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High court ADEA case could end up a bust

The Supreme Court chose to kick off its new term by hearing a case that considers whether the Age Discrimination in Employment Act trumps constitutional age discrimination claims brought under 42 U.S.C. §1983.

But during oral arguments Monday, the justices suggested that the case may be sent back to the 7th U.S. Circuit Court of Appeals without a ruling on the merits. Unanswered procedural questions over the appellate courts’ jurisdiction and which federal statutes may apply seem to have created unforeseen 11th-hour impediments for resolving the case.

The 7th Circuit ruled that the §1983 claim was not foreclosed by the ADEA, but did so during an interlocutory appeal of a ruling denying the state’s summary judgment motion on the basis of qualified immunity. The justices spent most of the oral argument session wondering aloud if the lower court had authority to reach that question, and by extension, if the high court should have taken the issue up so soon.

“Sometimes on occasion we dismiss a case as improvidently granted, which is not a particularly desirable thing to do,” Justice Stephen Breyer said. “But how could we avoid doing that here?”

The merits question — which places the 7th Circuit at odds with the 4th Circuit, which governs Maryland, as well as three other circuits — could have a major impact on age discrimination litigation. Unlike §1983 claims, the ADEA requires claimants to file a complaint with the Equal Employment Opportunity Commission rather than proceeding directly to court.

Also, §1983 allows for punitive damages, while the ADEA does not.

Fired state attorney

The case stems from an age discrimination complaint filed by Harvey N. Levin, who was an Assistant Illinois Attorney General until he was terminated in 2006, when he was 61 years old.

He claimed age discrimination in violation of the ADEA and §1983, arguing equal protection violations because he was replaced by a woman in her thirties. The state attorney general argued that Levin’s termination was due to poor performance.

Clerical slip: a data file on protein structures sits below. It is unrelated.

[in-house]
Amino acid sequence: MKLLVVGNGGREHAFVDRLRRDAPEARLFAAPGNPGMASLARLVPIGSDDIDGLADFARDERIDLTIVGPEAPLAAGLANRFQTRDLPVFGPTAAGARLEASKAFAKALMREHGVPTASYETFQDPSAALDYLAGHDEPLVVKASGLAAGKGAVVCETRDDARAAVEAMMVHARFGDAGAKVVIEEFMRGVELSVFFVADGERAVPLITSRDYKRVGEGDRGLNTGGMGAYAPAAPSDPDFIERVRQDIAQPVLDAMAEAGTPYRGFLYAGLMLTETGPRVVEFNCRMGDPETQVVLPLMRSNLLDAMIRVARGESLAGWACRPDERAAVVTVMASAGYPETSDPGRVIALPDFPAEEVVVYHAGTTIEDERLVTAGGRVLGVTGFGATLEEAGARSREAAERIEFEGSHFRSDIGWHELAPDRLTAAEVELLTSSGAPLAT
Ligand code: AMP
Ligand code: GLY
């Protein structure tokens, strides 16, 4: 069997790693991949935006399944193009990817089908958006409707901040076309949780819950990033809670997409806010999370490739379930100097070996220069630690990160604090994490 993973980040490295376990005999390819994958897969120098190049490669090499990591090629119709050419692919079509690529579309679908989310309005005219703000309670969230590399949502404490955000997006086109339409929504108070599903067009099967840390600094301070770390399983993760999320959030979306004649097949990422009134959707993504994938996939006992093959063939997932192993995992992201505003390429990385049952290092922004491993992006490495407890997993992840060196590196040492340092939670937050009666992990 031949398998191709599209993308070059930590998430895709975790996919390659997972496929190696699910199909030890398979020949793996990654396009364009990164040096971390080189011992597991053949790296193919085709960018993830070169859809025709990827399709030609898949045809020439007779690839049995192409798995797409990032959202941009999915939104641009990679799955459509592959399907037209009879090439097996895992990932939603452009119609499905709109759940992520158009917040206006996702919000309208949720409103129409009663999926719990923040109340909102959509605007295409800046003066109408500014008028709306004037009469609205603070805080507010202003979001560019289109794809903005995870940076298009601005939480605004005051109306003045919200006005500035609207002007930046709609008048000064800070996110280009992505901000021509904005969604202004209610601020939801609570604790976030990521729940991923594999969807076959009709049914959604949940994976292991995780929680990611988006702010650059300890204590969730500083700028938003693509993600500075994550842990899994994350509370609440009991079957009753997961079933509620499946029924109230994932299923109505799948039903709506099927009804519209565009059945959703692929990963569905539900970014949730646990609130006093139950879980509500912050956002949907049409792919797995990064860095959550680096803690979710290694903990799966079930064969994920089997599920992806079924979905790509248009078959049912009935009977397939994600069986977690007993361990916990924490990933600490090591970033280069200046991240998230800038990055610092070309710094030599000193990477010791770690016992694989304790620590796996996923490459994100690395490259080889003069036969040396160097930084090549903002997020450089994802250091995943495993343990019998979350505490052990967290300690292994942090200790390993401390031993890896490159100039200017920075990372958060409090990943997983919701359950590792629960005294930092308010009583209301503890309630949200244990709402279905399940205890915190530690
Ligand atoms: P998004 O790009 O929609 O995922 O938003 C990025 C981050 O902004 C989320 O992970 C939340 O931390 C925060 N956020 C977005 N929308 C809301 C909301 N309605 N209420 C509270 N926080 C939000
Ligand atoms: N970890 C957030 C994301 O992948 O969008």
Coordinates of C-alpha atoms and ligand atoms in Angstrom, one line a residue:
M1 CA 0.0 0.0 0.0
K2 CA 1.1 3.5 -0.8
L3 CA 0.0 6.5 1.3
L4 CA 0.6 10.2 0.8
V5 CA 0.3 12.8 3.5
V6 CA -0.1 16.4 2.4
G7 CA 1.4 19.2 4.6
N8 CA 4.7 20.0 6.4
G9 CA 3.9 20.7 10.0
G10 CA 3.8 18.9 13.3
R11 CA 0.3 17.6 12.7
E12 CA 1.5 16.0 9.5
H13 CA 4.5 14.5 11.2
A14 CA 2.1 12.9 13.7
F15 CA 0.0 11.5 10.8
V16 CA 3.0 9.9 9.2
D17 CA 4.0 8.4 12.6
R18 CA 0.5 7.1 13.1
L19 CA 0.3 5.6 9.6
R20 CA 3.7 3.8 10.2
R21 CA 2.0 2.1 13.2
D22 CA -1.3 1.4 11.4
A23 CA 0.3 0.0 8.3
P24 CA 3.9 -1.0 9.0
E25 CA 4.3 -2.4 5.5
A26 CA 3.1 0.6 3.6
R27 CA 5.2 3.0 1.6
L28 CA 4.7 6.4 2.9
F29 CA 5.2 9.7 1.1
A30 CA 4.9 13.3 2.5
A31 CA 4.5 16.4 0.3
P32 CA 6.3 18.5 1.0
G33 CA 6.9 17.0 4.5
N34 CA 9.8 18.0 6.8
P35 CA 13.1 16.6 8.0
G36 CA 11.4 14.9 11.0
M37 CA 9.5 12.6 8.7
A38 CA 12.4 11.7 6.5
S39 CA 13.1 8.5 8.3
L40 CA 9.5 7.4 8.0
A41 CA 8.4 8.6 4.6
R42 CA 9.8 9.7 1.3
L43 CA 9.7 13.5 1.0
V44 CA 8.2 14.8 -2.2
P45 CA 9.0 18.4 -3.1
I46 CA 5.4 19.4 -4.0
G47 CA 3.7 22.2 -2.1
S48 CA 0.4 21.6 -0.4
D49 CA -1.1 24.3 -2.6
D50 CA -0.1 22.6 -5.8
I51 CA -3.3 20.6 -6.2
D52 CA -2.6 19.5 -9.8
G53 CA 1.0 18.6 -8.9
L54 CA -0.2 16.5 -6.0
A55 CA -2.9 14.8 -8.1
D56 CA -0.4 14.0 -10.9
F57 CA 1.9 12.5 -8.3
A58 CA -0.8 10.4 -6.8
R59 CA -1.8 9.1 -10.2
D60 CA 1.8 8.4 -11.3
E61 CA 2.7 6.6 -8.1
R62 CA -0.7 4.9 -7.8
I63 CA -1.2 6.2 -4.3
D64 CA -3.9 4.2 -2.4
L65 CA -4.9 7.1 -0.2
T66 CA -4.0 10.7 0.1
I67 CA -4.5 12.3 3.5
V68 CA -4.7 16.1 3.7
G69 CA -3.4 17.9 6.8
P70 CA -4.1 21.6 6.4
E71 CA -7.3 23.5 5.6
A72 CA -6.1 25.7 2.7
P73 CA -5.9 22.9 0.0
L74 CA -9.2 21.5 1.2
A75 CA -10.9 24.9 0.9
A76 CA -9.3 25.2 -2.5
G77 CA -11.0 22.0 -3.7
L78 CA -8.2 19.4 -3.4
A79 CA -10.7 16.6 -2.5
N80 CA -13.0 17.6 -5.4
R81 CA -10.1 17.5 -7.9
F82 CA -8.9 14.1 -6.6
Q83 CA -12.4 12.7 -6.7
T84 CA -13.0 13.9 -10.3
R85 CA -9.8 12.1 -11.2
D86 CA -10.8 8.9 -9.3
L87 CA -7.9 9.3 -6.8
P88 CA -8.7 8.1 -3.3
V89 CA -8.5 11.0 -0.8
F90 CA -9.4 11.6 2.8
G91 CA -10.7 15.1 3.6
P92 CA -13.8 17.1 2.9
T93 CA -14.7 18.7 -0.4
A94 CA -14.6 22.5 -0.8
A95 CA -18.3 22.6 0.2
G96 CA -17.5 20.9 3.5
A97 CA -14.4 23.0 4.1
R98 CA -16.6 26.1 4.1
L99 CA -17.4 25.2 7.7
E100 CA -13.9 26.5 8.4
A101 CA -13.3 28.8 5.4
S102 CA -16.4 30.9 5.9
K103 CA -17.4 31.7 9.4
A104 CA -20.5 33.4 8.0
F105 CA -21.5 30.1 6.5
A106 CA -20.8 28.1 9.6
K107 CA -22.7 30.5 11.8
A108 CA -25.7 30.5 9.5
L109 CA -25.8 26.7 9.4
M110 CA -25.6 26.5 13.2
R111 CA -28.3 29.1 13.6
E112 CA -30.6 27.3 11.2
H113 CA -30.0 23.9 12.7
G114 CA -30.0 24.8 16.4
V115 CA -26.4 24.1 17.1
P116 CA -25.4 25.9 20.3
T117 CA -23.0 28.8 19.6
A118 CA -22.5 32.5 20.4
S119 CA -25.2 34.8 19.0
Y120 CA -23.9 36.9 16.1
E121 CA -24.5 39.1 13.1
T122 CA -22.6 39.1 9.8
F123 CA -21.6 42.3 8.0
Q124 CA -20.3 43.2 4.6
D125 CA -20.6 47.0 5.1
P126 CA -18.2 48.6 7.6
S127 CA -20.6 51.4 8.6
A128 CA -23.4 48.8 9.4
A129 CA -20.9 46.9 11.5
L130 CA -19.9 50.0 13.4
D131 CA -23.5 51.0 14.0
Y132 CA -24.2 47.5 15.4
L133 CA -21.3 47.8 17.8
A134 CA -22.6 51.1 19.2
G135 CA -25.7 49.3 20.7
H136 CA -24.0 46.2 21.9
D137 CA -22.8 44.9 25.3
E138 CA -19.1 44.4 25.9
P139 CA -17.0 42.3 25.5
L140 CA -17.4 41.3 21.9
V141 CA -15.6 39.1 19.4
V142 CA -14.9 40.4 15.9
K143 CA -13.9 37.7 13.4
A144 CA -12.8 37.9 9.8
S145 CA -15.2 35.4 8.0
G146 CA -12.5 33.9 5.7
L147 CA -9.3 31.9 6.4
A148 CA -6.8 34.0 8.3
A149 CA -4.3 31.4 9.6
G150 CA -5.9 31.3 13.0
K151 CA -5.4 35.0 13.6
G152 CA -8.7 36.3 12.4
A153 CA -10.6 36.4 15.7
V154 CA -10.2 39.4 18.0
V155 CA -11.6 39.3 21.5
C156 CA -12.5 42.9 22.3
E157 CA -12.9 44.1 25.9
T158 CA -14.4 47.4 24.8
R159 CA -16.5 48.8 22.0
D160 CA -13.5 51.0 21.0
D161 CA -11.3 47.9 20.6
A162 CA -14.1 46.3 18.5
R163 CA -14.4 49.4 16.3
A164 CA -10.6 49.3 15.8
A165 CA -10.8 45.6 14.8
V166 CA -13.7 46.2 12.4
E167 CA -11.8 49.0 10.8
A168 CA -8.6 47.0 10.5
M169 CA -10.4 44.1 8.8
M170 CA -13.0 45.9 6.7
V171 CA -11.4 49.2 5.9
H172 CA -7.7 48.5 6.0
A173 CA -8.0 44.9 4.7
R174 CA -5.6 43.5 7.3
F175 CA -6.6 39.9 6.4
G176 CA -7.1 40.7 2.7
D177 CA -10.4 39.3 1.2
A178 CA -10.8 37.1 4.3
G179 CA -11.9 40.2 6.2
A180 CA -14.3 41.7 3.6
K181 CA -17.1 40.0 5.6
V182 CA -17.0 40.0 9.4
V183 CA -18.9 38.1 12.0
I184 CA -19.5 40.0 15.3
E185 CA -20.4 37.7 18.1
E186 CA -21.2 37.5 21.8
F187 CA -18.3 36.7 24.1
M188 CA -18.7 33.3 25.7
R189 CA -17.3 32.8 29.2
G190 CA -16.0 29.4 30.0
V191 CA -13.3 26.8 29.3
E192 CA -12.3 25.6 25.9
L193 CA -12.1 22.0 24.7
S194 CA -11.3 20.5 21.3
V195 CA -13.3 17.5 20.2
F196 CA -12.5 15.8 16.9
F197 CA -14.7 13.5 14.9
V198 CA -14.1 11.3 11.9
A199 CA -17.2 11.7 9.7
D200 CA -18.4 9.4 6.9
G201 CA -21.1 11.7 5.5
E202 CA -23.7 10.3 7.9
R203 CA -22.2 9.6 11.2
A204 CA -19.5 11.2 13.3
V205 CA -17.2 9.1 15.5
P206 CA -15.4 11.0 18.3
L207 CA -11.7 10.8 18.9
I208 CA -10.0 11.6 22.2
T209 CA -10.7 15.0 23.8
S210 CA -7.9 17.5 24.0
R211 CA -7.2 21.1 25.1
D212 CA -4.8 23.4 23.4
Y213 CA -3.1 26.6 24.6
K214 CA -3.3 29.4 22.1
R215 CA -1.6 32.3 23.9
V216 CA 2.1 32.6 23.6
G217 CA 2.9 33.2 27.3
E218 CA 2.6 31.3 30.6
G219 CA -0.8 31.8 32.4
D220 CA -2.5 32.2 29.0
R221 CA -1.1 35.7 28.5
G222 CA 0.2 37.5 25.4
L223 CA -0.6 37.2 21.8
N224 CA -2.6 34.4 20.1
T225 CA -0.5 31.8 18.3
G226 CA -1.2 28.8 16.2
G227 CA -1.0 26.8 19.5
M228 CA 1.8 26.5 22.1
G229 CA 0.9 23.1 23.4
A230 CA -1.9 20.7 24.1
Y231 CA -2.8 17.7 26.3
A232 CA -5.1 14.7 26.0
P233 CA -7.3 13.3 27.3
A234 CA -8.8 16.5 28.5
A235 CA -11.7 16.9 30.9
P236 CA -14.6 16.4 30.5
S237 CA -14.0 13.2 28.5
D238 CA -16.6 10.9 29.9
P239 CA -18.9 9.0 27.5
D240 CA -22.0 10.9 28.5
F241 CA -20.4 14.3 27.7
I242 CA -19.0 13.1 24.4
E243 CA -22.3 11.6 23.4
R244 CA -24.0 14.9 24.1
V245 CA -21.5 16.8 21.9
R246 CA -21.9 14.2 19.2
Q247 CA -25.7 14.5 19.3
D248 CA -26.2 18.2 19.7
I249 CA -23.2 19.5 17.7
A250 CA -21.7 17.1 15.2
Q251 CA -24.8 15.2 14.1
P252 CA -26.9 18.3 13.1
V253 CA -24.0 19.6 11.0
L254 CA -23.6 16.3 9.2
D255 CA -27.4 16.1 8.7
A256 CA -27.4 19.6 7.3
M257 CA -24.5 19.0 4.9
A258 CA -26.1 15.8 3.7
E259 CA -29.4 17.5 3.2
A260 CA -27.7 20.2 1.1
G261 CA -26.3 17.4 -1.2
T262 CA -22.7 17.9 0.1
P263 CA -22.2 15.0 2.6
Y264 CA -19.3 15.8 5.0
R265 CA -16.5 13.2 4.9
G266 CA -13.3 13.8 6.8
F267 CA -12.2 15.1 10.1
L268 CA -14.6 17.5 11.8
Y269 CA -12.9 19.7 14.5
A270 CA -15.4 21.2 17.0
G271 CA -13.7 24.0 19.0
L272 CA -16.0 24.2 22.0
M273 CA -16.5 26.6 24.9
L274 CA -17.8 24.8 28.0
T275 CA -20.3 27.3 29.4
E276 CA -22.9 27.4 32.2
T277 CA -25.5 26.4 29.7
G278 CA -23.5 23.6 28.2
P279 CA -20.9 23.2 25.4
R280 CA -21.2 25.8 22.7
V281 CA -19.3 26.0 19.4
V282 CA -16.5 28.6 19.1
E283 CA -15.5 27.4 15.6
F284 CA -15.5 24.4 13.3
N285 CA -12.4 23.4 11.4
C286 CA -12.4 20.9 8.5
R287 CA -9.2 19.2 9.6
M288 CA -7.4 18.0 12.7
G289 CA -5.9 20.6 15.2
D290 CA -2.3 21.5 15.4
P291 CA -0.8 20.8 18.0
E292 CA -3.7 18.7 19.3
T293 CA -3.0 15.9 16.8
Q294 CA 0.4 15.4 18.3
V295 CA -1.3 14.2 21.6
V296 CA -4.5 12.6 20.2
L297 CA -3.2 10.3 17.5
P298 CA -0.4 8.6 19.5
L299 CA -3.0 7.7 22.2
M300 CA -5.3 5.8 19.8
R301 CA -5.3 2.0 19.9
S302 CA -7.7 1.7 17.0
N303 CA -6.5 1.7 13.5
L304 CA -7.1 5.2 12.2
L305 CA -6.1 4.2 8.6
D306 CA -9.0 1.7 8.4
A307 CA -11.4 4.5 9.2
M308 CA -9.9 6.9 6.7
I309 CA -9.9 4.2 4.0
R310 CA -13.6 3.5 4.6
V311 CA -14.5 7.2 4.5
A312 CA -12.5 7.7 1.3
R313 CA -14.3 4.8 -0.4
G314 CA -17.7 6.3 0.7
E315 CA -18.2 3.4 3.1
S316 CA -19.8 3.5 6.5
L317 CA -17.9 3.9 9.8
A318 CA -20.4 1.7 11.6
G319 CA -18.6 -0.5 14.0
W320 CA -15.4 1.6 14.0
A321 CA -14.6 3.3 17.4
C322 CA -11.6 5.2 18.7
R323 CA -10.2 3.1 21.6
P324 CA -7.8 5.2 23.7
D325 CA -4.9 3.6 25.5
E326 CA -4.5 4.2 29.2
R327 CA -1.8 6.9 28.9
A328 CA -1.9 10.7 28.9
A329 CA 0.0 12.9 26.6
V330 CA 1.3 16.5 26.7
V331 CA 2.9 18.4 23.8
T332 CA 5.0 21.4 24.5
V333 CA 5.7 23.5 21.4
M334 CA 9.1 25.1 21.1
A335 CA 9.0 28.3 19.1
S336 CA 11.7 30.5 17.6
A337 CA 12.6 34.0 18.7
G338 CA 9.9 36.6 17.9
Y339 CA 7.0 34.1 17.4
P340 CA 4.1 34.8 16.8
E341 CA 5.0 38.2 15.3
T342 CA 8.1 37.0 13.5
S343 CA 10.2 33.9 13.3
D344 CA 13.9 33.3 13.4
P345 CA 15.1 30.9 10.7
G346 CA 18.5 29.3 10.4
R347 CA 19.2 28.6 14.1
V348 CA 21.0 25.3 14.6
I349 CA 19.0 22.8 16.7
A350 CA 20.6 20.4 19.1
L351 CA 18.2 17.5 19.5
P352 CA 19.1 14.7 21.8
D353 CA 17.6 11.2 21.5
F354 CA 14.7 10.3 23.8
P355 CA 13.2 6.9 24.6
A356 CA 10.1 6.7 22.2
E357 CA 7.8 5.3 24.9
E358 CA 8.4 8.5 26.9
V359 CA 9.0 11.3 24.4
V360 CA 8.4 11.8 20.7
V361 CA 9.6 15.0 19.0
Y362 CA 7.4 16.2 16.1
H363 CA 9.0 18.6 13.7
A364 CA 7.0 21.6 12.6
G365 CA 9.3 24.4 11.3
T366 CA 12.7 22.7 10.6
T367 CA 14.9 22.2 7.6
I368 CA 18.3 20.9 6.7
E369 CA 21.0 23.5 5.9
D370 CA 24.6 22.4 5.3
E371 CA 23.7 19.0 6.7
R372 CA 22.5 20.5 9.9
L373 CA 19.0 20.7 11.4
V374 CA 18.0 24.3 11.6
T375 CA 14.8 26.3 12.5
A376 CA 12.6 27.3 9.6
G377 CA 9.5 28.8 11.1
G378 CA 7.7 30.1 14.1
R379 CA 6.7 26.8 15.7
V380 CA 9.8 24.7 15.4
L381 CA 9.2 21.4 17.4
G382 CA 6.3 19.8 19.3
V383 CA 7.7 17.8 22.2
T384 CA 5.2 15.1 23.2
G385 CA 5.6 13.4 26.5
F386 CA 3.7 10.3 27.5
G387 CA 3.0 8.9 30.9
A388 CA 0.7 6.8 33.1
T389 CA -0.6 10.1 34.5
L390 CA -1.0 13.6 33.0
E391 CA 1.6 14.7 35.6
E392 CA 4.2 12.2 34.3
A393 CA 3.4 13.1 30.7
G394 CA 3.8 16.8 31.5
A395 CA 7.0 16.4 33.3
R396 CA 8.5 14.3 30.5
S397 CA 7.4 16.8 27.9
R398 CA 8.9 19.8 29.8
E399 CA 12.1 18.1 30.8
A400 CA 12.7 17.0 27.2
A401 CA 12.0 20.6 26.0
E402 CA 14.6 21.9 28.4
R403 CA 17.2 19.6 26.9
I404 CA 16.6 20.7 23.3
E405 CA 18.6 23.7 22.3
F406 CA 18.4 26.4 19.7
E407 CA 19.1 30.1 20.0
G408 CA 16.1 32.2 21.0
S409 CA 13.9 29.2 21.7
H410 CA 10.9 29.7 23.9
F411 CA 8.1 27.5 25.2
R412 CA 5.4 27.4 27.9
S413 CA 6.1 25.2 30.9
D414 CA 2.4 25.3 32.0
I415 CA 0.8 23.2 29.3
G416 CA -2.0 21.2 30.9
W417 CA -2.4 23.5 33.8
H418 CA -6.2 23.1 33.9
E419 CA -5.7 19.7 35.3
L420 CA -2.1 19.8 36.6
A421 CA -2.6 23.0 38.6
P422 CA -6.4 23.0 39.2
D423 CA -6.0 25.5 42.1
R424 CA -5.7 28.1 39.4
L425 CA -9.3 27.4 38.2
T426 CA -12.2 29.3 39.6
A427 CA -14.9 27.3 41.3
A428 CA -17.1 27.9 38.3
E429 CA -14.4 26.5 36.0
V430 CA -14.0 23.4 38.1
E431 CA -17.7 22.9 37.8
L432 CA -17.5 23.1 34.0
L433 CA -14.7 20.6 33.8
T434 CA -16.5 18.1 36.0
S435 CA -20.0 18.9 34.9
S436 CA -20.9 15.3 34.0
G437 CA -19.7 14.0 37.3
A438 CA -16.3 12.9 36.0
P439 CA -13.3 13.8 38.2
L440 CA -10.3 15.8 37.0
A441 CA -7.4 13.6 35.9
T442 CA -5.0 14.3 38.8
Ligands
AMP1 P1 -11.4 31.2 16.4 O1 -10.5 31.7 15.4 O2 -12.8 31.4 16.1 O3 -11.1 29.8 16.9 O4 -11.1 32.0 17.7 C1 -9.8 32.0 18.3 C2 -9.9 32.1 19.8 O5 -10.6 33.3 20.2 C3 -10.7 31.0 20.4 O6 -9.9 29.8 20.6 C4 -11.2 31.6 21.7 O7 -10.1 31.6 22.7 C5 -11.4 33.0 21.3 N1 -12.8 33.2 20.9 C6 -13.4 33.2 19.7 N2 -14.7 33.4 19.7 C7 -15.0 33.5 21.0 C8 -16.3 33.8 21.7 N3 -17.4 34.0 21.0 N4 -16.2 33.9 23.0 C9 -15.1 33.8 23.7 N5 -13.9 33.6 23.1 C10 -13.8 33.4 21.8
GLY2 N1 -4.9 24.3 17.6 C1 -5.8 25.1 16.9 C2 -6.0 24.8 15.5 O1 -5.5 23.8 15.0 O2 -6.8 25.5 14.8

The district court dismissed the ADEA claim, finding that Levin’s position did not fall within the scope of the statute’s protection. The state moved to dismiss the §1983 claim as well, arguing that it was foreclosed because the ADEA created an exclusive remedy for age discrimination claims.

The district court denied that motion, along with another seeking summary judgment on qualified immunity grounds.

Before the matter went to trial, the state filed an interlocutory appeal of the denial of the qualified immunity motion. The 7th Circuit affirmed. But the court went one step further, finding that it had the authority to also decide the underlying question of whether the §1983 claim was foreclosed by the ADEA.

The court found that the claim was not precluded, holding that the ADEA foreclosed other statutory age discrimination claims, but not constitutional claims — although it acknowledged that four other circuits has ruled to the contrary.

The Supreme Court granted the state attorney general’s petition for certiorari.

You say ADEA, I say GERA

Illinois Solicitor General Michael A. Scodro argued that Levin was attempting to “frustrate” the statutory regime created by Congress when it passed the ADEA, “or bypass it entirely using the more general remedies of §1983.”

But the justices addressed the potential jurisdictional hurdle first.

Justice Samuel Alito Jr. pointed out that amicus briefs “argue that the 7th Circuit should not have considered the question of whether there was a cause of action under §1983.”

Scodro argued that the justices had jurisdiction based on the power to hear direct appeals of constitutional questions. He also stressed that the qualified immunity issue was necessarily based on the determination of whether a §1983 cause of action exists.

“It would seem sensible as a matter of first principles to consider whether or not there is such a cause of action at all [rather] than waiting until final judgment,” Scodro said.

Justice Elena Kagan homed in on another potential hurdle.

“Mr. Levin is covered not by the ADEA, but by a separate statute,” the Government Employee Rights Act of 1991, Kagan said. (The GERA was passed to cover some government employees who were not covered by the ADEA.) “There’s a separate question whether the GERA would displace constitutional relief, which apparently has never been argued to anybody in this case.”

When Edward R. Theobald, a Chicago-based solo practitioner, argued on behalf of Levin, Justice Anthony M. Kennedy returned to the preliminary issues that stood in the way of the merits in the case.

“Would there be any unfairness to the parties if this case were remanded [to the 7th Circuit] with instructions for it in turn to remand to the district court to see whether or not the GERA issue has been properly presented or waived?” Kennedy asked.

“It would be very unfair to us,” Theobald replied. “We were scheduled to go to trial in May before the Court granted … cert. The case has been pending almost six years. And this issue in GERA was raised [by the state] only this year. It wasn’t raised for six years.”

During Scodro’s rebuttal argument, Justice Antonin Scalia expressed exasperation at not being able to reach the merits of the case.

“When the case is before us, counsel suddenly finds all sorts of reasons why we shouldn’t have taken it in the first place,” Scalia said. “You should have told us that before we took it.”

The case is Madigan, et al. v. Levin, No. 12A455. If the justices reach a decision, it is expected later this term.